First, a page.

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The Croatian Hydrocarbon Agency participated in the roundtable on hydrogen, geothermal energy and new decarbonisation technologies

Marijan Krpan: CHA is going through its own transformation and increasingly turning to greener and renewable energies

Carbon capture and storage technology plays a key role in solving the problem of greenhouse gas emissions from industrial processes and fossil fuels. Croatia has great potential for geological storage of CO2 in northern Croatia - according to a study by the CHA.

Apart from hydrocarbons, which the CHA is primarily concerned with, 2018 has seen the start of something of an energy transition and a move away from hydrocarbons towards renewable energy sources. Due to geopolitical implications and challenges associated with a natural decline in hydrocarbon production, the CHA is undergoing its own transformation and reorientation, turning to greener and renewable energy sources such as geothermal energy, geological CO2 storage and new opportunities for sustainable hybrid energy - according to Marijan Krpan, the President of the Management Board of the CHA, in his introductory speech at the "EUSAIR Energy Round Table on Hydrogen, Geothermal Energy and New Technologies".

In the last five years, the Republic of Croatia has made great progress in activating its geothermal potential. This has been helped by the Law on Exploration and Exploitation of Hydrocarbons, which clearly regulates activities related to geothermal energy, making the whole process acceptable and transparent for investors. We have held several tenders for the use of geothermal energy for heating, for which there is great interest among the local population. We have also started investing in electricity generation, which will play an important role in the stability of supply in the future due to its characteristics as a basic energy source.
On 1 June 2023, the tender for six new exploration areas for geothermal water for energy purposes was closed, and the Ministry of Economy and Sustainable Development issued five permits for exploration areas: Leščan, Međimurje 5, Pčelić, Sječe and Kotoriba.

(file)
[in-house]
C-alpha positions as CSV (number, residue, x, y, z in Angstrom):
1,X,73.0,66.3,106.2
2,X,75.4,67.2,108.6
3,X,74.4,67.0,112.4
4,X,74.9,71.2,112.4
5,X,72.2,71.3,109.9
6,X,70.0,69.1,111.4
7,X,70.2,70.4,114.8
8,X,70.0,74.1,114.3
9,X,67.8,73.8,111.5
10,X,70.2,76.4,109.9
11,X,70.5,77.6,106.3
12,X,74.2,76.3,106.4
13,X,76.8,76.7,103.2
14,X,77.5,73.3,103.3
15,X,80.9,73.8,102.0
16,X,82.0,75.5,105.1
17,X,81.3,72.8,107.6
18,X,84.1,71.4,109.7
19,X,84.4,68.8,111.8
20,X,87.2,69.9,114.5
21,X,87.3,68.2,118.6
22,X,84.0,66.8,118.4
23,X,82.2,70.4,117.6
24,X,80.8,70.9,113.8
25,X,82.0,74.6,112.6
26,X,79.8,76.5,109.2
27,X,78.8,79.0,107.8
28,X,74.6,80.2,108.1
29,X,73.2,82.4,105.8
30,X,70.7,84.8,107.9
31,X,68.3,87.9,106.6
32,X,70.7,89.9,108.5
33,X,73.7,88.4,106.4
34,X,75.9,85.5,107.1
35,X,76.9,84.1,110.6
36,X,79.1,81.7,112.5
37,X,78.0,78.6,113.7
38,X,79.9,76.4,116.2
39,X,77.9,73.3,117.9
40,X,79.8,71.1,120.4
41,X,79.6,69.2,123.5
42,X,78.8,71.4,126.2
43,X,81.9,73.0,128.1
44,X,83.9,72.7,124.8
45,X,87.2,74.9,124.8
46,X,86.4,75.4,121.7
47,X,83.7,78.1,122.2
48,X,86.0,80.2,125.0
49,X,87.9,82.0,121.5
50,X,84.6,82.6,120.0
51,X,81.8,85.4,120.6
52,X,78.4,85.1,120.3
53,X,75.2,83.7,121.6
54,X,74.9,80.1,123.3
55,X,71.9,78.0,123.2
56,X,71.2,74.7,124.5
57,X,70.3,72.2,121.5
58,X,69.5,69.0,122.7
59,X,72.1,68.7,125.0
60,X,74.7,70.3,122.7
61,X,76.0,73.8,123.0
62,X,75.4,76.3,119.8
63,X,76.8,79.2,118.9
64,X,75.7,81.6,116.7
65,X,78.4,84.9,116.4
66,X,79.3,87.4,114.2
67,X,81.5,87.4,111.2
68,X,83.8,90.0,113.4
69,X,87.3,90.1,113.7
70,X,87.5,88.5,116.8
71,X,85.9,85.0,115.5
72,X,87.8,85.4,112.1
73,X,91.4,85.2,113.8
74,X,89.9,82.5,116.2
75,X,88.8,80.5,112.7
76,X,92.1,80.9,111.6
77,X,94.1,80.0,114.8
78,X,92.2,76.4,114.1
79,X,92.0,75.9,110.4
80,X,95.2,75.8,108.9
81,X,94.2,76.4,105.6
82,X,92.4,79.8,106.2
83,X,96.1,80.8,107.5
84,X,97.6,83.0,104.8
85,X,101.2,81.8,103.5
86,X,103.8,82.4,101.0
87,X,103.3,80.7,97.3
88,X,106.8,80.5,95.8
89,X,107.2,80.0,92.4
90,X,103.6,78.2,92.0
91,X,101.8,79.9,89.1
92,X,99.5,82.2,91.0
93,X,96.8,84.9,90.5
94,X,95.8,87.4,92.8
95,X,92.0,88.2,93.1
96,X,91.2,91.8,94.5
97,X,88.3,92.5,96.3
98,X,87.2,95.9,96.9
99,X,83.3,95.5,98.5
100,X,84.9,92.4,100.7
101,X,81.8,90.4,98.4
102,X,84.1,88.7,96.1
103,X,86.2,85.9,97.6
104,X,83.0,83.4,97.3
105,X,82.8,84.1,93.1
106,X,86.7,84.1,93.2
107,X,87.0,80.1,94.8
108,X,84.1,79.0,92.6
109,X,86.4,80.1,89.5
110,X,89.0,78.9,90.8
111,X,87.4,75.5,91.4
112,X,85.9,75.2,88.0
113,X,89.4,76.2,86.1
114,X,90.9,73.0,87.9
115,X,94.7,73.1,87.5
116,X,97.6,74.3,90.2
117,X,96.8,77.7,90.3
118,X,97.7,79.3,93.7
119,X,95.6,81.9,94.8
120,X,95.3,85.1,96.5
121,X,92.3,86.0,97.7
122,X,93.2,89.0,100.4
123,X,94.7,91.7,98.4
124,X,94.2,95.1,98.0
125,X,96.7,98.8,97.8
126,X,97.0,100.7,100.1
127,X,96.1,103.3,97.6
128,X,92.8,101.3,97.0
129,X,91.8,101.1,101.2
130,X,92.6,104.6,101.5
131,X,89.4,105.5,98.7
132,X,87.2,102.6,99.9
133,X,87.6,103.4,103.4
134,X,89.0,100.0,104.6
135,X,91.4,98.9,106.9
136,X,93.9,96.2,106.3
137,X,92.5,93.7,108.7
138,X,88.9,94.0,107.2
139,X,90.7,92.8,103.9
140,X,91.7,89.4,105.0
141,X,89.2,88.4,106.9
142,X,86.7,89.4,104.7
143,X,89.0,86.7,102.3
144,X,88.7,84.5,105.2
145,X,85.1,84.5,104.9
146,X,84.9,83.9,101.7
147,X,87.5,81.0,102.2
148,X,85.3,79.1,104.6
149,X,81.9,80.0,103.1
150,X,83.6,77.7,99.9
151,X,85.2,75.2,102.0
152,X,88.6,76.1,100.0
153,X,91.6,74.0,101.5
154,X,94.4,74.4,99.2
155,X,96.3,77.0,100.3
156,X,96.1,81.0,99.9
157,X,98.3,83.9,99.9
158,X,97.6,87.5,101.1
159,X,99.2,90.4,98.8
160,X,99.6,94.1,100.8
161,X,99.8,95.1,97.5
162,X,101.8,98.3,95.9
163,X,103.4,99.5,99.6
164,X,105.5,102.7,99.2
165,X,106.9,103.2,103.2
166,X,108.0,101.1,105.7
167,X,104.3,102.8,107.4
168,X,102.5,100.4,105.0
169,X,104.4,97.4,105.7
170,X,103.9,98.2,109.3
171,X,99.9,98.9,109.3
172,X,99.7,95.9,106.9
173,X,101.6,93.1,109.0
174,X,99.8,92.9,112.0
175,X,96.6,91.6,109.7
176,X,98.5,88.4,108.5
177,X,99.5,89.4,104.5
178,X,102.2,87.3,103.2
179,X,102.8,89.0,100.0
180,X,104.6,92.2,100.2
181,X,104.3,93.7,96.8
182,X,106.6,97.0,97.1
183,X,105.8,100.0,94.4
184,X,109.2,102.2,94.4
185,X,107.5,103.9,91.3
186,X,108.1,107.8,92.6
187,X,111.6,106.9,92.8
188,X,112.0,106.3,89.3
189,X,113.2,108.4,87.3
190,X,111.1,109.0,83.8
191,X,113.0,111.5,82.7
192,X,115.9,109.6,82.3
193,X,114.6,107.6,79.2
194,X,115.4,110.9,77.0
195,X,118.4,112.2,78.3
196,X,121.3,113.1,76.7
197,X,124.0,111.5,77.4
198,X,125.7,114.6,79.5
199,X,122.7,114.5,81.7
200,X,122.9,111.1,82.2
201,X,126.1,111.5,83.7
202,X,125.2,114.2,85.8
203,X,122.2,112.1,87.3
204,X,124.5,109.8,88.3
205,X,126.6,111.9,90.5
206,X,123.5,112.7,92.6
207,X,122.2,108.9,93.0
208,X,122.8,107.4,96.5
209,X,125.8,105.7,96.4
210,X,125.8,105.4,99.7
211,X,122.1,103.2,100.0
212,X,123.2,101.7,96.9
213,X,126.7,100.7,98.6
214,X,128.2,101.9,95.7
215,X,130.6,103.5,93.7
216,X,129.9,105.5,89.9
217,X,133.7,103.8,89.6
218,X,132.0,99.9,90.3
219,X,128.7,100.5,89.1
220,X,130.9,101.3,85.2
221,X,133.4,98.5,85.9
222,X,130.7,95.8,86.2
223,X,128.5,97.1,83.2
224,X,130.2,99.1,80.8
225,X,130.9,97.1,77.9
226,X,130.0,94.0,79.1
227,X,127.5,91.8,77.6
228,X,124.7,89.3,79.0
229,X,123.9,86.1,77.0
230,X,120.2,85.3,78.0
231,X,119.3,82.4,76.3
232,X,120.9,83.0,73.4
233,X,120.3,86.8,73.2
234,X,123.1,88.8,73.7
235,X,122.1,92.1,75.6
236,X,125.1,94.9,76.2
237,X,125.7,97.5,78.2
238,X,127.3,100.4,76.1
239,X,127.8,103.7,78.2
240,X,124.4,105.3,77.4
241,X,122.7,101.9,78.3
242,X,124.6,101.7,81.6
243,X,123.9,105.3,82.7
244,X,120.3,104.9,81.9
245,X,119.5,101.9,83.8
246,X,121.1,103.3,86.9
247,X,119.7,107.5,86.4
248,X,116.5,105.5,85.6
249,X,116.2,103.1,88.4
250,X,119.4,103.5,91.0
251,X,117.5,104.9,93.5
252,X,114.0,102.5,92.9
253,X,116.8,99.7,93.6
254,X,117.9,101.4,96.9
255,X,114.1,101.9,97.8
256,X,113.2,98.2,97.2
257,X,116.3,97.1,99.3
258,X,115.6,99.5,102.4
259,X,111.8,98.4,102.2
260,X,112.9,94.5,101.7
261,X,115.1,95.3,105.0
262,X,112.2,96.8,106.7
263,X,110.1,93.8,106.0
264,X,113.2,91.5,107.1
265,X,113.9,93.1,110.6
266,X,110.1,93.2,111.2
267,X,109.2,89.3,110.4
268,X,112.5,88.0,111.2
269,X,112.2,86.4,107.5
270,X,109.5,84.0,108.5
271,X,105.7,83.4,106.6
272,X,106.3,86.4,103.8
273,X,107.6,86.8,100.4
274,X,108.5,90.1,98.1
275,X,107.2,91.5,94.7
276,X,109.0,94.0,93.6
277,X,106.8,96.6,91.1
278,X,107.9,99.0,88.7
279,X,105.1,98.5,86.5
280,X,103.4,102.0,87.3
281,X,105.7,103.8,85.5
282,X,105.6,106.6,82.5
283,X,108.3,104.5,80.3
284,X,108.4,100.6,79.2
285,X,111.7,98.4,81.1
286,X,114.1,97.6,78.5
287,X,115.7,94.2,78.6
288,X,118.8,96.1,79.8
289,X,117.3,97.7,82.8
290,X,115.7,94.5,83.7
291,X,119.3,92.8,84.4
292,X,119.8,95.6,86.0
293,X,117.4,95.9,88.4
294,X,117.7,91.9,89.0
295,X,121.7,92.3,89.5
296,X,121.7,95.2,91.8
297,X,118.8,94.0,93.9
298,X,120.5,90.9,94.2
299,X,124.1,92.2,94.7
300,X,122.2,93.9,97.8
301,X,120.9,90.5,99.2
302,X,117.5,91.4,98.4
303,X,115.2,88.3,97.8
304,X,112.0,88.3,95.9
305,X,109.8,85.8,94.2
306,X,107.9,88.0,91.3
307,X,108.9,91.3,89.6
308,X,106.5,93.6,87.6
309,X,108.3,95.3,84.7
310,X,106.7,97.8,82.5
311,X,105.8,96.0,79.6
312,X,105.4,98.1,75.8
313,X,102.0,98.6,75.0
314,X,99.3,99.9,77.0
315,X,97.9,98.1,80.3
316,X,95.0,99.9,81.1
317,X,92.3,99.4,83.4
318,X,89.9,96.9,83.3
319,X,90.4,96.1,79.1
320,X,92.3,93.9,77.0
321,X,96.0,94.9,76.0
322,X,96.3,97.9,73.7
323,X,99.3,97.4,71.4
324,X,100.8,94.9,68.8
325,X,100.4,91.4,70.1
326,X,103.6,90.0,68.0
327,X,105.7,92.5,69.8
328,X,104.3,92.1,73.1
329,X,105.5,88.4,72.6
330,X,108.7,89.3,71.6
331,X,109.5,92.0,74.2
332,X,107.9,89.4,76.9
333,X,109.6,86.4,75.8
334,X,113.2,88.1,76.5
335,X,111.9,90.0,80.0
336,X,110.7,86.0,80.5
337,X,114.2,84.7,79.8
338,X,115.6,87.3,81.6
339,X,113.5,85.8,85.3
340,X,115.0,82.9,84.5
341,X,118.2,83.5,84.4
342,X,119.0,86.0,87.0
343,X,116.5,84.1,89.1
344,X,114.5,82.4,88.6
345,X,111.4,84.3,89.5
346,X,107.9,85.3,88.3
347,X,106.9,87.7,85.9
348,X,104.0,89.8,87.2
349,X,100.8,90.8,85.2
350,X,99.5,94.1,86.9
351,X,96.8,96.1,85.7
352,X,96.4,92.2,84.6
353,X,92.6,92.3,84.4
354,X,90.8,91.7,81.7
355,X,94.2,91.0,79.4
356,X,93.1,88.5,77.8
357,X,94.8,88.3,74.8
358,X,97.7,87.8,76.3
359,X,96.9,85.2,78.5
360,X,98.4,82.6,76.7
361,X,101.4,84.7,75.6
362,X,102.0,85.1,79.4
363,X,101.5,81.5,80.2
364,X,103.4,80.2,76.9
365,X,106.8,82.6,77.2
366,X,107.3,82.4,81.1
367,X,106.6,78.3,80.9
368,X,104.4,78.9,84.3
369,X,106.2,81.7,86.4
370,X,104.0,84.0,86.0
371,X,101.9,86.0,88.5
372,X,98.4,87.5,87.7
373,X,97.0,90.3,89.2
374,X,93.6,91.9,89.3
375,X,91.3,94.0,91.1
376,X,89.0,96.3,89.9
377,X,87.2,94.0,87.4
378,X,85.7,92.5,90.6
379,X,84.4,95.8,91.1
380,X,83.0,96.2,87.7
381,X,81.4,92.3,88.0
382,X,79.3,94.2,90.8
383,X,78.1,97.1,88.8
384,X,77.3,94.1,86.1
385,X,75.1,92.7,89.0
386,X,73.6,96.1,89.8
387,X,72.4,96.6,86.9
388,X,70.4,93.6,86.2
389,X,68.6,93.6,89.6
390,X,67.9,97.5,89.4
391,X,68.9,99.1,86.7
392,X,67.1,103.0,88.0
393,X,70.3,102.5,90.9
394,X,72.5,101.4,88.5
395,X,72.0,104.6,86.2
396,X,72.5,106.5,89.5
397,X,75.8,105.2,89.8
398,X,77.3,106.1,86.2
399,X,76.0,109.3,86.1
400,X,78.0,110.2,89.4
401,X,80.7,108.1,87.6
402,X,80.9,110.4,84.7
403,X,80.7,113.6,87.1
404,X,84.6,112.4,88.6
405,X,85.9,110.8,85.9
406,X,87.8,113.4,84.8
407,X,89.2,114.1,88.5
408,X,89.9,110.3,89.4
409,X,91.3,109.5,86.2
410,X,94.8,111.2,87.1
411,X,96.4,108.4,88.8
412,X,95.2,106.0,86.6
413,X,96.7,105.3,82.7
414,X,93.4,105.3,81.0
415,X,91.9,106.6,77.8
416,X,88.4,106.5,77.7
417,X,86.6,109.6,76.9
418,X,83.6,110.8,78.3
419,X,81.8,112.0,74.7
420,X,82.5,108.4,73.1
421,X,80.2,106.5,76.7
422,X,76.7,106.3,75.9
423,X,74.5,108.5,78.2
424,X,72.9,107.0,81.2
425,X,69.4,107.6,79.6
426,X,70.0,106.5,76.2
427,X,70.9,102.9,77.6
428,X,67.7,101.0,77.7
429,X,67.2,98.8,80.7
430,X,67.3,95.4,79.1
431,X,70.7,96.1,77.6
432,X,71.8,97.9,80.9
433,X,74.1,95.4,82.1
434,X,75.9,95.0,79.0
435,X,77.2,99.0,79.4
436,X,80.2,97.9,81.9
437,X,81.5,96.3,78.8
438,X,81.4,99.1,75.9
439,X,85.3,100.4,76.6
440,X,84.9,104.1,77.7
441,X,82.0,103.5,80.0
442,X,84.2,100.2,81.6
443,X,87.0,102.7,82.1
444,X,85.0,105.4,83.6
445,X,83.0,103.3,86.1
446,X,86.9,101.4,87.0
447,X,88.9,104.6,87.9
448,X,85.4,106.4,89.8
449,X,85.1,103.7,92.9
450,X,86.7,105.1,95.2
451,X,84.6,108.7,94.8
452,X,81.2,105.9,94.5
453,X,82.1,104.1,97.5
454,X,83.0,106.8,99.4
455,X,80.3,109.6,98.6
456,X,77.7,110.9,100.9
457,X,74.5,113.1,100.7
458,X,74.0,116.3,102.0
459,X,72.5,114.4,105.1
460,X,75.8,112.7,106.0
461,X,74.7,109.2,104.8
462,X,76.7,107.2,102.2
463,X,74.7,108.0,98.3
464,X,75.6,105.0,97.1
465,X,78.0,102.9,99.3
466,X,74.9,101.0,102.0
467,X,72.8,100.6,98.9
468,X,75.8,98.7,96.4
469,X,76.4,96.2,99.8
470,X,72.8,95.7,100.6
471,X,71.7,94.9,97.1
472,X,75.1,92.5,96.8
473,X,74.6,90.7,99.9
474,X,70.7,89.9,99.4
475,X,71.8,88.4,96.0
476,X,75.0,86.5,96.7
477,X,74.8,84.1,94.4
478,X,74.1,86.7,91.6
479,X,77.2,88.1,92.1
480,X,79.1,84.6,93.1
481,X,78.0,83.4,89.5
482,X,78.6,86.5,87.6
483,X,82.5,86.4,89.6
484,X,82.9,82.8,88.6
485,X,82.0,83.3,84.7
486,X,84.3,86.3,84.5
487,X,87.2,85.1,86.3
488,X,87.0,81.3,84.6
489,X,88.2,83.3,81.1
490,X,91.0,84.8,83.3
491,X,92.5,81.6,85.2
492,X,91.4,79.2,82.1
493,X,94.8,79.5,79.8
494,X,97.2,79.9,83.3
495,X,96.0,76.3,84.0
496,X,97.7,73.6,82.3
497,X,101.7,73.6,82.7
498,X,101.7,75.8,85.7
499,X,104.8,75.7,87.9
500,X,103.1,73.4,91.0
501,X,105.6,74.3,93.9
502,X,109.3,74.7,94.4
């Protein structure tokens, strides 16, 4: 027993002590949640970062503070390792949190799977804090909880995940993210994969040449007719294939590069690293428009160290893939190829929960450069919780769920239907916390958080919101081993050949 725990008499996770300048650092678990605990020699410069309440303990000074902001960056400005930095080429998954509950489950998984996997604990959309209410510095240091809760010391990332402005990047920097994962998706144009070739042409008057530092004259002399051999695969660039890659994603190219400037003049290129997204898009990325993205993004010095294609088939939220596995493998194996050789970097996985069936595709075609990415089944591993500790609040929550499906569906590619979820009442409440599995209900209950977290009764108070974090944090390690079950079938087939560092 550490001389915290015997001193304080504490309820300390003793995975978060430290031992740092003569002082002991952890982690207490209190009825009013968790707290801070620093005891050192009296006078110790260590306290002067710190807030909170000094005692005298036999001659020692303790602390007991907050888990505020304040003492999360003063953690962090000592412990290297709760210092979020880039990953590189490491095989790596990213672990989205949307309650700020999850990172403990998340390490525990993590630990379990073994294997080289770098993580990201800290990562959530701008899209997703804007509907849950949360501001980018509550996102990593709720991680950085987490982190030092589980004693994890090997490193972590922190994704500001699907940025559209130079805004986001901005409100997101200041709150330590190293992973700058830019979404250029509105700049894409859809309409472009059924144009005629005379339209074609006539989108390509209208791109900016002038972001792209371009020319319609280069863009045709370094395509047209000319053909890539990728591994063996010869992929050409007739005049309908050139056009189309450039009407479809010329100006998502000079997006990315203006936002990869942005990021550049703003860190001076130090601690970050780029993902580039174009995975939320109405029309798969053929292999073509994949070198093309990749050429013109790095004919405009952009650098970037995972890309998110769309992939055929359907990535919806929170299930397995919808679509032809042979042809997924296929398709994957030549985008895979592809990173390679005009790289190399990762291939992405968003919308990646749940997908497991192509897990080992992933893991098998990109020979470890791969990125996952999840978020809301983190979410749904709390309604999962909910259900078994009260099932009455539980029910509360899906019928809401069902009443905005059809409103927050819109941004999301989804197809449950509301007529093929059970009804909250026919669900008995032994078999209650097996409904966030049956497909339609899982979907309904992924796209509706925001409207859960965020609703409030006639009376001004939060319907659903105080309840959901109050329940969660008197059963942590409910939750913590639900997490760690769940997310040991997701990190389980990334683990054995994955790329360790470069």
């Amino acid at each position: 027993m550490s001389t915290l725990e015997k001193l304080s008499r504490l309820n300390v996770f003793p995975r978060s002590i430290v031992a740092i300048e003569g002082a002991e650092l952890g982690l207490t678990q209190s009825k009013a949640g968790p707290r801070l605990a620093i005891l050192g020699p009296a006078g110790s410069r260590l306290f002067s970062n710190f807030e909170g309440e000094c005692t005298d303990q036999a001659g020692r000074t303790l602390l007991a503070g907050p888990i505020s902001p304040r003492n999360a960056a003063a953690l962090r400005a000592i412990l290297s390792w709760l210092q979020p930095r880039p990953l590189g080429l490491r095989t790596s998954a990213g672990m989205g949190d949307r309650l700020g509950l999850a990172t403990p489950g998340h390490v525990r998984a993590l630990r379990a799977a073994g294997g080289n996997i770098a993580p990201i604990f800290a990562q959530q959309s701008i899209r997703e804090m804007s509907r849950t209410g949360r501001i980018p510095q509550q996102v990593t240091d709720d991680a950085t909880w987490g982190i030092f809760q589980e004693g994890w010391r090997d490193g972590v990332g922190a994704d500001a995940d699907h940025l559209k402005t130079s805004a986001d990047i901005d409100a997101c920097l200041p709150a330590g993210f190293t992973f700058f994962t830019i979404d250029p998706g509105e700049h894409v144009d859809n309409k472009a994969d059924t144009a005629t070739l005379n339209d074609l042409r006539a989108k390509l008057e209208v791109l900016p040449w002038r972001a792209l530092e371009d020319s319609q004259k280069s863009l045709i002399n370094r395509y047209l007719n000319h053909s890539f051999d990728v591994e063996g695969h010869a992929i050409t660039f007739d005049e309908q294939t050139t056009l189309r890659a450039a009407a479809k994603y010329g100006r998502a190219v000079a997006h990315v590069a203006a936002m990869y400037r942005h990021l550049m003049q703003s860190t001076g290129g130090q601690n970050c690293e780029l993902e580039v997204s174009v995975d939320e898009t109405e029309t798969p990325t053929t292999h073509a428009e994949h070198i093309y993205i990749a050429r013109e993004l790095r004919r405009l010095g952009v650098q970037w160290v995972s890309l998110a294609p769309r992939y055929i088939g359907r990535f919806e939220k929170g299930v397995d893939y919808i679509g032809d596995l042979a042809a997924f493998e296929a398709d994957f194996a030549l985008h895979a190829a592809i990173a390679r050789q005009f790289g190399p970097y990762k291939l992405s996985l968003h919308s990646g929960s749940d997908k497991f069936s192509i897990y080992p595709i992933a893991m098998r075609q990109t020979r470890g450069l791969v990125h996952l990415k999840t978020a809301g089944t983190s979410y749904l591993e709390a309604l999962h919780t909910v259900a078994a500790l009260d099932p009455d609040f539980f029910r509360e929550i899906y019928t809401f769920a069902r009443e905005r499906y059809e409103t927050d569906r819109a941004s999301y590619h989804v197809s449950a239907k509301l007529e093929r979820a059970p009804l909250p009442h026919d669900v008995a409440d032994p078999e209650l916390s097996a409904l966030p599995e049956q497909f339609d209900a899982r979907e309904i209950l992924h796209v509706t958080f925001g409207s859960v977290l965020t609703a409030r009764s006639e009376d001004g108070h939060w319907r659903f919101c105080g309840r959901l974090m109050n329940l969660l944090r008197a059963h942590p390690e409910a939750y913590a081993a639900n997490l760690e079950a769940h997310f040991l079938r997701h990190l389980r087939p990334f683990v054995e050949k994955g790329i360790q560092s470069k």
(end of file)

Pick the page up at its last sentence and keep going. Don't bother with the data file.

The Director of the Geothermal Sector, Martina Tuschl, who participated in the panel discussion "The Future of Geothermal Energy", said that thanks to the database of wells available to the CHA, she derives potential areas for investors, for whom this is valuable input data that defines the exploration areas well and confirms the geothermal potential, which significantly reduces the risk and cost of initial exploration investments for investors.

Our recent activities relate to analysing and promoting the possibility of applying new sustainable RES technologies such as hydrogen and CCS.
More about this was discussed at the panel "Hydrogen - Gas of the Future".
Vesna Kučan Polak, Director of Business Development and New Technologies, spoke about the CHA in the framework of the National Hydrogen Coordination Unit.
In this sense, the Renewable Energy Sources Act appointed the CHA as the national coordinating body for hydrogen-related projects.
Our goal is to enable better connection and cooperation of all interested parties in Croatia and the EU, and thus faster implementation of hydrogen projects in the Republic of Croatia.
We have also started the preparation of the Study of the development and implementation plan of the Croatian Hydrogen Strategy until 2050, which will define the implementation areas and projects related to pure hydrogen, i.e. the application of the hydrogen value chain related to the production, transport and distribution, use and storage of hydrogen, as well as hydrogen-related technology.

At the panel discussion "New technologies in the context of decarbonisation", Lidija Božić, Head of the Exploitation Department, spoke about new decarbonisation technologies.
Carbon capture and storage technology plays a key role in solving the problem of greenhouse gas emissions from industrial processes and fossil fuels. Croatia has great potential for geological storage of CO2 in northern Croatia, according to research by the CHA. In addition to storing carbon dioxide in depleted oil and gas reservoirs, there is also the possibility of storing it in deep saline aquifers. Taking into account the results of the study, the Bockovci site and the CO2 storage project GT CCS were identified and included as a candidate in the PCI list.
We believe that it is essential to develop CCS technology in this decade so that all European countries can realise its enormous decarbonisation potential. This will be key to ensuring the competitiveness of European industry as we move towards net zero targets.